US Pharm. 2013;38(1):HS-18.
Research conducted at the George Washington (GW) University and published in the journal Proceedings of the National Academy of Sciences (PNAS) shows that genetic lesions linked to autism and other behavioral diseases disrupt cellular and molecular mechanisms that ensure normal development of the interneuron, a key cortical neuron.
For nearly the past decade, Anthony-Samuel LaMantia, PhD, professor of pharmacology and physiology at the GW School of Medicine and Health Sciences and director of the GW Institute for Neuroscience, and colleagues have been investigating how behavioral disorders such as autism, attention-deficit/hyperactivity disorder, and schizophrenia arise during early brain development. His work focuses on diminished 22q11.2 gene dosage and its effect on cortical circuit development.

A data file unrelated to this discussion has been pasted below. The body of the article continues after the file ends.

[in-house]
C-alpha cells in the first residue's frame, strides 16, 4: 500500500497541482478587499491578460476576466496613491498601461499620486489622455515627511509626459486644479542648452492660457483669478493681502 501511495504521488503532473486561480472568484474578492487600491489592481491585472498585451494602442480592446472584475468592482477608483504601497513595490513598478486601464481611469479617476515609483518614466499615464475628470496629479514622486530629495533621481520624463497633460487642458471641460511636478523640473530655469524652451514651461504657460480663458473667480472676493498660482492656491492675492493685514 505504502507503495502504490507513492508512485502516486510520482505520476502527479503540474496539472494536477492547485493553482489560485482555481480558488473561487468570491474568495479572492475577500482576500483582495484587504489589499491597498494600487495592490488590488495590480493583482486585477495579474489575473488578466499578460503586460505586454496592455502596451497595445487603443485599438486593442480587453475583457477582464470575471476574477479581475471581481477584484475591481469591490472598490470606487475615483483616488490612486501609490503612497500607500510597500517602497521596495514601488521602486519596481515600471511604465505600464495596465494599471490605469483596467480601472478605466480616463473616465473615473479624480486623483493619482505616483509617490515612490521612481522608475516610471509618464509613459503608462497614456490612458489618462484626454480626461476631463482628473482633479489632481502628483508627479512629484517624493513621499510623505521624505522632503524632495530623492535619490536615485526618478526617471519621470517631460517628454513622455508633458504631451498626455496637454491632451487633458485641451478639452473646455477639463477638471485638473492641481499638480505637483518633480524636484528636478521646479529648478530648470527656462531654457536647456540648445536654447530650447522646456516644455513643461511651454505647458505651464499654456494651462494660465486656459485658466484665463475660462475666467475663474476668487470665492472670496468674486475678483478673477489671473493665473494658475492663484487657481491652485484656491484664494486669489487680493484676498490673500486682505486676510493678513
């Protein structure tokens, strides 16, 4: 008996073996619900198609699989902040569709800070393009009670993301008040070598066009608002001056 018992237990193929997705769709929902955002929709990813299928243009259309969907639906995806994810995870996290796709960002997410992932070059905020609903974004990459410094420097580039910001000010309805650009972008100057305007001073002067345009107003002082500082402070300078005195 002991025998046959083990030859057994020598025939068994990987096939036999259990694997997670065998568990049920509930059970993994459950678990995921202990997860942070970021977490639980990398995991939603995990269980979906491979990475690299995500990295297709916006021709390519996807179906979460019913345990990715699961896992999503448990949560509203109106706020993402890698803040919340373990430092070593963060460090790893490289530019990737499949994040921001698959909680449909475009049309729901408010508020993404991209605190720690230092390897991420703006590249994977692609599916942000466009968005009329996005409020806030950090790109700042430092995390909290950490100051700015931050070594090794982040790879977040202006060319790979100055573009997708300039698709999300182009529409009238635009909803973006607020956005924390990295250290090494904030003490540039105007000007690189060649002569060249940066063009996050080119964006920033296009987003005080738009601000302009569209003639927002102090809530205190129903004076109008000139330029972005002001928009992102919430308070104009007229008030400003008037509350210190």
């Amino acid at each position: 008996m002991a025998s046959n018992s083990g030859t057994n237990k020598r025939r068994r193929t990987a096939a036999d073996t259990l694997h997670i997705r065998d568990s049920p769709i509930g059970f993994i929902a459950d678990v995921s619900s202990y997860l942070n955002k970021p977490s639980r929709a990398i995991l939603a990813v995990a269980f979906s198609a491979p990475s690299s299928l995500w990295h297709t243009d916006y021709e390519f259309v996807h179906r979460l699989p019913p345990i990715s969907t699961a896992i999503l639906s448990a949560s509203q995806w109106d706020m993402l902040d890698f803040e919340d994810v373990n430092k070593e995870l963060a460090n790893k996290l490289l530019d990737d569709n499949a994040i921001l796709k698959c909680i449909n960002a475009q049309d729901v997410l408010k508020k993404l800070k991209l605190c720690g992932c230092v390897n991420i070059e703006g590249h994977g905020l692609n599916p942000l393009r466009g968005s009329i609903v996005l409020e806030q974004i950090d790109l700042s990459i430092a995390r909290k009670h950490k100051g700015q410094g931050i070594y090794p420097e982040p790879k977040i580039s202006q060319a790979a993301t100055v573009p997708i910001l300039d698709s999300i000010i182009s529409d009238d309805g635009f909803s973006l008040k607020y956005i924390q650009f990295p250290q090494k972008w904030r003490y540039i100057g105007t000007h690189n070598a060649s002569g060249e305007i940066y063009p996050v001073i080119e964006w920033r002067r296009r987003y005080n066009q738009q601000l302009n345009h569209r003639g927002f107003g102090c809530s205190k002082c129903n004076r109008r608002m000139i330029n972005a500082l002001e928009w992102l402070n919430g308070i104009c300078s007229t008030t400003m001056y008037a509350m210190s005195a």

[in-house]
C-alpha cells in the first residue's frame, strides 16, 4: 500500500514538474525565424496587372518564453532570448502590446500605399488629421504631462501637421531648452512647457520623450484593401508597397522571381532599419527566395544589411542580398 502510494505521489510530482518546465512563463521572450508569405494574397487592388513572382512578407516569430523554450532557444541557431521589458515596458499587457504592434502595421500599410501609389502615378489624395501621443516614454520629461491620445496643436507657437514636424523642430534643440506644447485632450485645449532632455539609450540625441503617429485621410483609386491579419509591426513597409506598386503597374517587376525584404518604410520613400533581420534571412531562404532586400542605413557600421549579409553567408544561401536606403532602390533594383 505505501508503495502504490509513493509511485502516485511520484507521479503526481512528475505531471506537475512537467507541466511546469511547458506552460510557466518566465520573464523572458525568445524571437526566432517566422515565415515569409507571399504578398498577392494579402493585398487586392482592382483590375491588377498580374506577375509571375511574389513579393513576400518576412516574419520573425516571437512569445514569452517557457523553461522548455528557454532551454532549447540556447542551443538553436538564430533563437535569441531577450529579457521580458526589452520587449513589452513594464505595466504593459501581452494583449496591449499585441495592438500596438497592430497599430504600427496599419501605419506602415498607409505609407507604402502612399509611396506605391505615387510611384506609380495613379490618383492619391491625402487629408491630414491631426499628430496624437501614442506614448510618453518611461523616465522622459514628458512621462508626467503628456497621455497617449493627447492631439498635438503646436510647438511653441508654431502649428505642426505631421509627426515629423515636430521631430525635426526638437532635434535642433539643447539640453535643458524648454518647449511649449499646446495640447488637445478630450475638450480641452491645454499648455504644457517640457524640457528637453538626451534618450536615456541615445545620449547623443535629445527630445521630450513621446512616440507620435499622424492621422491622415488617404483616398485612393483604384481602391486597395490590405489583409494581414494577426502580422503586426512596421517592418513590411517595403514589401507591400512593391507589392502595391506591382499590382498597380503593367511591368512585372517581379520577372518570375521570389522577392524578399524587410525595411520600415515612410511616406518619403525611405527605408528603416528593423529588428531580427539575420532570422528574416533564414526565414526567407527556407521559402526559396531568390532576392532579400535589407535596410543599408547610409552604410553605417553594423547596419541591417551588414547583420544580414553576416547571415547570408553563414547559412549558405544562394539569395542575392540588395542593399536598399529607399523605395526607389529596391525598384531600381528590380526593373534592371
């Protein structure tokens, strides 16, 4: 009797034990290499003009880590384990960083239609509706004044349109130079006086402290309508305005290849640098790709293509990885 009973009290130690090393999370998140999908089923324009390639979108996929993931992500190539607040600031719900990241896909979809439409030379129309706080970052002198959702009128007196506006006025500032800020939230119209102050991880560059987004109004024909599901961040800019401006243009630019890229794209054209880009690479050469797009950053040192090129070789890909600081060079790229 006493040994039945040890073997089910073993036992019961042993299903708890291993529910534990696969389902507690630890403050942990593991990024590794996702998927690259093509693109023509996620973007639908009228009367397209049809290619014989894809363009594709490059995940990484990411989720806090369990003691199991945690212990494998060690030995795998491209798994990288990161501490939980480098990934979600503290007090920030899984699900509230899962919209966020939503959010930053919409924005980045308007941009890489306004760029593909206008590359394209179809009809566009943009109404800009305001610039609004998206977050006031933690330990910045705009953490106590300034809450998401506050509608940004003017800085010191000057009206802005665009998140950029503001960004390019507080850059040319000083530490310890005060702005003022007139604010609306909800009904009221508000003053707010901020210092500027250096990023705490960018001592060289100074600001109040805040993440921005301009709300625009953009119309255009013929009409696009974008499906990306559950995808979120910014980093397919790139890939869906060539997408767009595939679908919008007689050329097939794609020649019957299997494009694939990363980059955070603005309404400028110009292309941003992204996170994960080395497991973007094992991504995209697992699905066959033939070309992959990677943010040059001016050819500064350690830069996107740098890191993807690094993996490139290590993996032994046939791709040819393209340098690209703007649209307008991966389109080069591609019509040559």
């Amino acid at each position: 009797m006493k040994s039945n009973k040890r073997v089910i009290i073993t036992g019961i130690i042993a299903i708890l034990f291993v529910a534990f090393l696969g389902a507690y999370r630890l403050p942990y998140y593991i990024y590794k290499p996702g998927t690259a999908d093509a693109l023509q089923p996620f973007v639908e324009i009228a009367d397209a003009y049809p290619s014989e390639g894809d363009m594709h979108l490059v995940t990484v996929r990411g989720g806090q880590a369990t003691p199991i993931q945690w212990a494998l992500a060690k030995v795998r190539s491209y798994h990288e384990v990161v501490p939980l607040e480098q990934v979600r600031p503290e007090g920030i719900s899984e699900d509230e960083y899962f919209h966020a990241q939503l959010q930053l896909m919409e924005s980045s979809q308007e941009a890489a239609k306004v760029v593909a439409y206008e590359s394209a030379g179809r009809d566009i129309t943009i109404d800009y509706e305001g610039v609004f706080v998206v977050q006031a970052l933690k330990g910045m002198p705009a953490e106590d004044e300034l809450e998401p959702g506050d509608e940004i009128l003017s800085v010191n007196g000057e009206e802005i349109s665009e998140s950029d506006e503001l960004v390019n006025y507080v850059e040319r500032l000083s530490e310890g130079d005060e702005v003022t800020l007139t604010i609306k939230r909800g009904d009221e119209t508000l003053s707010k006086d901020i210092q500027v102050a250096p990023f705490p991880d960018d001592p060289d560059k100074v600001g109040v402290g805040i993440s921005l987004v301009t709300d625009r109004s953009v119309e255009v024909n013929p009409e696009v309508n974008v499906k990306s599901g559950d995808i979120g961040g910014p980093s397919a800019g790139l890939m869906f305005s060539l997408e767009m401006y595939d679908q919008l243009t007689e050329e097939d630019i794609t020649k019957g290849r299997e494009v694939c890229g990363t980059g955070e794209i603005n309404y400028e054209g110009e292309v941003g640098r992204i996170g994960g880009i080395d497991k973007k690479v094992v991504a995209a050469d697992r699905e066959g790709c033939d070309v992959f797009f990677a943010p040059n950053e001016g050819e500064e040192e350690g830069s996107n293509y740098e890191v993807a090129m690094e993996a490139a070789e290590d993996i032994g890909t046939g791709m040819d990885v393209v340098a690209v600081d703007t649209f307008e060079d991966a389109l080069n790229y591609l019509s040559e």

Earlier, LaMantia and his colleagues had found that one type of cortical neuron, the projection neuron, is not generated in appropriate numbers during development in a mouse model of 22q11 deletion syndrome. In the current study, LaMantia found that interneurons are not able to move properly into the cortex due to diminished expression of activity of a key regulatory pathway for migration, the CXCR4 cytokine receptor.